As the head of Florida's state university system, Frank Brogan will be integral to Gov. Rick Scott's efforts to implement higher education reforms.
The good news for Scott is that Brogan agrees with some of his critiques of higher education.
Brogan said the governor has made it clear he wants to start conversations about how to change higher education, and that Scott wants to "start them in a way that will assure there is change that comes as a result."
Scott has spent months exchanging letters and meeting with various higher education stakeholders in advance of a higher education reform proposal expected by the end of the year. Some of his ideas may take the form of a legislative proposal while others could be implemented by the State University System Board of Governors.
But absent a formal proposal by Scott, which is expected later this year, what ideas Brogan supports and which proposals he shows resistance to offer clues as to what reforms may be successful.
Speaking to a House panel on Wednesday, Brogan said universities should embrace performance-based funding, be open to more scrutiny of tenured professors and be more aggressive in producing science, technology, engineering and math (STEM) graduates, all references to policies Scott has shown an interest in.
"We need to move toward more of an outcome-based funding model for the state university system," Brogan told the Higher Education Appropriations Subcommittee. This means tying state funding to outcomes, such as graduation rates, job placements, and degree production.
Brogan said the university system is already working on establishing a better accountability system.
The state should "move away from the days of just spending money and hope and pray it comes out the right way," Brogan said. Meeting later with reporters, Brogan said he would support attaching student performance after graduation back to the school or professor that student had as a way of measuring success.
"Yeah, as long as you are looking at trends," Brogan said. "What you are really looking for in the evaluation process as it relates to student success are trends. Because, let's face it, in our business there are going to be peaks and valleys that are, in some cases, out of control for the individual educator."
When it comes to changing tenure, a controversial topic that many faculty are opposed to, Brogan said what he would like to see examined is how much scrutiny professors receive after obtaining tenure.
"The problem isn't getting tenure," Brogan said. He said the process of obtaining tenure is rigorous and said faculty value it as recognition of their accomplishments and a protection of academic freedom. "The problem is in how we evaluate, on an annual basis, all of our faculty to make sure it is rigorous and focused."
He said universities have varying policies on post-tenure reviews, with some conducting annual reviews and others only doing them every three to four years or every 10 years.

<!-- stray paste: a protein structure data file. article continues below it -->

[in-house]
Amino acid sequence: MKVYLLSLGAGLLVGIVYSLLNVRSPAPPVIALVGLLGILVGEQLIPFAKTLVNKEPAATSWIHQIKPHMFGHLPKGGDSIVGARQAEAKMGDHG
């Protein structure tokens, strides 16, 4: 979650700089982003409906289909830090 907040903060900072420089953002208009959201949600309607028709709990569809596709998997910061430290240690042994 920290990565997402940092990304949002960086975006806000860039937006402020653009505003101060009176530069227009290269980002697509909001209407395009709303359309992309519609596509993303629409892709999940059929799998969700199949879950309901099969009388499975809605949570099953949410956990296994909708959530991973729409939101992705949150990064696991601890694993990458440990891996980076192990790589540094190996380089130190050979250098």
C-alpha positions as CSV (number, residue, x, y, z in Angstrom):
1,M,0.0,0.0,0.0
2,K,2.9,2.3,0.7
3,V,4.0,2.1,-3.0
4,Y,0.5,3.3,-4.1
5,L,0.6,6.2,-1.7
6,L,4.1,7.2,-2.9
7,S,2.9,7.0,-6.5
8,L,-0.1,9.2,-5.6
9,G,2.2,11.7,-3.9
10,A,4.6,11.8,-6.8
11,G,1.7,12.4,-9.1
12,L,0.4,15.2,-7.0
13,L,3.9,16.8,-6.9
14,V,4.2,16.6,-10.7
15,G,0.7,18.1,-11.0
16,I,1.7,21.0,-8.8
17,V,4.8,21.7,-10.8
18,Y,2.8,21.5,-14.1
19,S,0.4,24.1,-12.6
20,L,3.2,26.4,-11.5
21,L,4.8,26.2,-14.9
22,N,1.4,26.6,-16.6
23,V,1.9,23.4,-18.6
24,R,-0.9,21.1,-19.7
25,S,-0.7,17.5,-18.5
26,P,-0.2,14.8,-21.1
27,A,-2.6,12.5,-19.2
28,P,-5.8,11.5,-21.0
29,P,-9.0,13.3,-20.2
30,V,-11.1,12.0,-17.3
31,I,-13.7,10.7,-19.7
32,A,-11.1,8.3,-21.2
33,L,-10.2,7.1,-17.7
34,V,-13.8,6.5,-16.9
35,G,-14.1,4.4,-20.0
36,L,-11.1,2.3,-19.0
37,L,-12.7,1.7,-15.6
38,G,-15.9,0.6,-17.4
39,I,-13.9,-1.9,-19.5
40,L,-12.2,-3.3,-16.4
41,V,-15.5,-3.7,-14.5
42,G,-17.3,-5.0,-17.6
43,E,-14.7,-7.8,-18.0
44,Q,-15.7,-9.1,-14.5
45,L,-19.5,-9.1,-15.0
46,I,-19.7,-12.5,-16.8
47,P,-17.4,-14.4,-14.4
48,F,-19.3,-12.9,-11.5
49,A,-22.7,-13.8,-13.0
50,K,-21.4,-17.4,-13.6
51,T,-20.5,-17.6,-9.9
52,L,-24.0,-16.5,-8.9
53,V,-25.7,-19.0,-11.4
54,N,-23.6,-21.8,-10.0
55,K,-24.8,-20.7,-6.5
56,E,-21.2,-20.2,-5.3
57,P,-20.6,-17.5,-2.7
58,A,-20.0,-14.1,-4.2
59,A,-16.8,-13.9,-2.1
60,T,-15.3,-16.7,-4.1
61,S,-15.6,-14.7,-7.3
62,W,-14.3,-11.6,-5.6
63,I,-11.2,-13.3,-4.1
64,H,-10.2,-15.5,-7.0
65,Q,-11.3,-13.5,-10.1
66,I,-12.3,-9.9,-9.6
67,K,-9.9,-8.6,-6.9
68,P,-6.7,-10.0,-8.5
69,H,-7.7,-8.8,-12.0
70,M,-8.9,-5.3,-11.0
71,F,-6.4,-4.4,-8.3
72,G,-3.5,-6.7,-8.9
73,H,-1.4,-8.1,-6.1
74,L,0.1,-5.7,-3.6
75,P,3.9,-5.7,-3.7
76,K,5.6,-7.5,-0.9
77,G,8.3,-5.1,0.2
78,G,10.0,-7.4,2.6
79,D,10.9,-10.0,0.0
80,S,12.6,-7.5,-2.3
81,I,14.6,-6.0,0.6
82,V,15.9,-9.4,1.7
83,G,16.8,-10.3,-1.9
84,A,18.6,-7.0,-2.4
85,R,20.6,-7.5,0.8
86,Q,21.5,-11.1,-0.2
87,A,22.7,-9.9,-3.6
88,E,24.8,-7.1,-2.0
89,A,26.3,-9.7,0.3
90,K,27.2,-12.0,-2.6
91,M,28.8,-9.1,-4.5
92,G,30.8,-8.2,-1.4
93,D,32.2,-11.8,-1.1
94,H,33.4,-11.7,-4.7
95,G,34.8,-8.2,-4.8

Brogan said universities should be able to re-evaluate some professors who aren't meeting the same tough standards that got them tenure in the first place.
Faculty in Florida are warily watching the higher education debate unfold, saying they are concerned about the increased scrutiny over productivity, their salaries and tenure.
For instance, Scott posted the salaries of all university employees, including faculty, on the "Florida Has a Right to Know" website last week, which sparked concern from faculty who argued that without context, some salaries appear inflated. Brogan said he was also concerned about the appearance that Florida isn't faculty-friendly.
"We need to remember that the marketing of our state university system is critical," Brogan said.
Scott began his interest in higher education reforms by sending copies of a Texas-based higher education reform proposal to colleges and universities for their review. The controversial proposal centers on bringing more accountability to universities, and tracking faculty productivity, with more emphasis on student evaluations.
Lately, Scott has emphasized the need for more STEM degree production over liberal arts degrees, saying universities and colleges need to do a better job responding to work force demands.
Rep. Marlene O'Toole, R-Lady Lake, said she found Scott responsive when she told him she didn't like some of the higher education reform proposals coming from Texas.
"I think he's reasonable," she said. "If I have an issue with the governor, I ask for time, I sit down and meet with him and we discuss it. I don't think he is trying to demonize (liberal arts) at all."
Brogan said STEM degrees are badly needed in Florida, but not at the cost of liberal arts programs. He also pointed out that Florida universities have already increased their STEM bachelor's degree production by 18 percent.
"We've got to move away from the world of myth and misconception," Brogan said, pushing for more data-driven accountability. "Data doesn't lie. When you hear that people don't get jobs in certain degree areas, unless we have a data system that can show whether it is true or not, you are at the mercy of the rhetoric."